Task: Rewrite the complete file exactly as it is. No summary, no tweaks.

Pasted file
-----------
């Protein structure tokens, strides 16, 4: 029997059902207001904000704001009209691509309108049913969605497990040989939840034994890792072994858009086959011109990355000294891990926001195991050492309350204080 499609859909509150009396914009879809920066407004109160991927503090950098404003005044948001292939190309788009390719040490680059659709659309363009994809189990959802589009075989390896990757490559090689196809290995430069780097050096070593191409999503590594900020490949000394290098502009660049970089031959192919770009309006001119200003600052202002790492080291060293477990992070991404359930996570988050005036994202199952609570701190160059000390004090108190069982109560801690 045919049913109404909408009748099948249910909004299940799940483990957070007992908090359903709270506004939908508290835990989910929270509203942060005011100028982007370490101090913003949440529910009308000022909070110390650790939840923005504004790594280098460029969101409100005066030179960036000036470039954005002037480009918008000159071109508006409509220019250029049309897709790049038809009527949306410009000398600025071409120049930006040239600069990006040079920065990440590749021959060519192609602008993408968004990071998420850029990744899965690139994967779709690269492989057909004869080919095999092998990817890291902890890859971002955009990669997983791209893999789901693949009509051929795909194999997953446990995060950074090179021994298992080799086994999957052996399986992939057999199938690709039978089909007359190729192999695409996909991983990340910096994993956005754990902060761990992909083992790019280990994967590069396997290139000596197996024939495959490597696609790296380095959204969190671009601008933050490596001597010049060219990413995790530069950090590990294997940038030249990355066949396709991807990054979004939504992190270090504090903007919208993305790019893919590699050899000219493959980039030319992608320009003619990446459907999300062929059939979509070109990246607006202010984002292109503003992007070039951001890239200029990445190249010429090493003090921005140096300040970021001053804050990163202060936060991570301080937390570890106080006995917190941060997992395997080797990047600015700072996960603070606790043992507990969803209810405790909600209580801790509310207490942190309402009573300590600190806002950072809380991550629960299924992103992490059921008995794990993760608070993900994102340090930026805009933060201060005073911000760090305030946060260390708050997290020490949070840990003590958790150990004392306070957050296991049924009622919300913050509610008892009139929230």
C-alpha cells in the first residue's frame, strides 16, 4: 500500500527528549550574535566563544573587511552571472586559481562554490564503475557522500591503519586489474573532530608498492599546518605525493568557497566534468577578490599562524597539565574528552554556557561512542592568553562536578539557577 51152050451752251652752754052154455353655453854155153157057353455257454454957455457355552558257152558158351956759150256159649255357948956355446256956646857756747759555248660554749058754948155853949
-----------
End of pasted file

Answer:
């Protein structure tokens, strides 16, 4: 029997059902207001904000704001009209691509309108049913969605497990040989939840034994890792072994858009086959011109990355000294891990926001195991050492309350204080 499609859909509150009396914009879809920066407004109160991927503090950098404003005044948001292939190309788009390719040490680059659709659309363009994809189990959802589009075989390896990757490559090689196809290995430069780097050096070593191409999503590594900020490949000394290098502009660049970089031959192919770009309006001119200003600052202002790492080291060293477990992070991404359930996570988050005036994202199952609570701190160059000390004090108190069982109560801690 045919049913109404909408009748099948249910909004299940799940483990957070007992908090359903709270506004939908508290835990989910929270509203942060005011100028982007370490101090913003949440529910009308000022909070110390650790939840923005504004790594280098460029969101409100005066030179960036000036470039954005002037480009918008000159071109508006409509220019250029049309897709790049038809009527949306410009000398600025071409120049930006040239600069990006040079920065990440590749021959060519192609602008993408968004990071998420850029990744899965690139994967779709690269492989057909004869080919095999092998990817890291902890890859971002955009990669997983791209893999789901693949009509051929795909194999997953446990995060950074090179021994298992080799086994999957052996399986992939057999199938690709039978089909007359190729192999695409996909991983990340910096994993956005754990902060761990992909083992790019280990994967590069396997290139000596197996024939495959490597696609790296380095959204969190671009601008933050490596001597010049060219990413995790530069950090590990294997940038030249990355066949396709991807990054979004939504992190270090504090903007919208993305790019893919590699050899000219493959980039030319992608320009003619990446459907999300062929059939979509070109990246607006202010984002292109503003992007070039951001890239200029990445190249010429090493003090921005140096300040970021001053804050990163202060936060991570301080937390570890106080006995917190941060997992395997080797990047600015700072996960603070606790043992507990969803209810405790909600209580801790509310207490942190309402009573300590600190806002950072809380991550629960299924992103992490059921008995794990993760608070993900994102340090930026805009933060201060005073911000760090305030946060260390708050997290020490949070840990003590958790150990004392306070957050296991049924009622919300913050509610008892009139929230």
C-alpha cells in the first residue's frame, strides 16, 4: 500500500527528549550574535566563544573587511552571472586559481562554490564503475557522500591503519586489474573532530608498492599546518605525493568557497566534468577578490599562524597539565574528552554556557561512542592568553562536578539557577 51152050451752251652752754052154455353655453854155153157057353455257454454957455457355552558257152558158351956759150256159649255357948956355446256956646857756747759555248660554749058754948155853949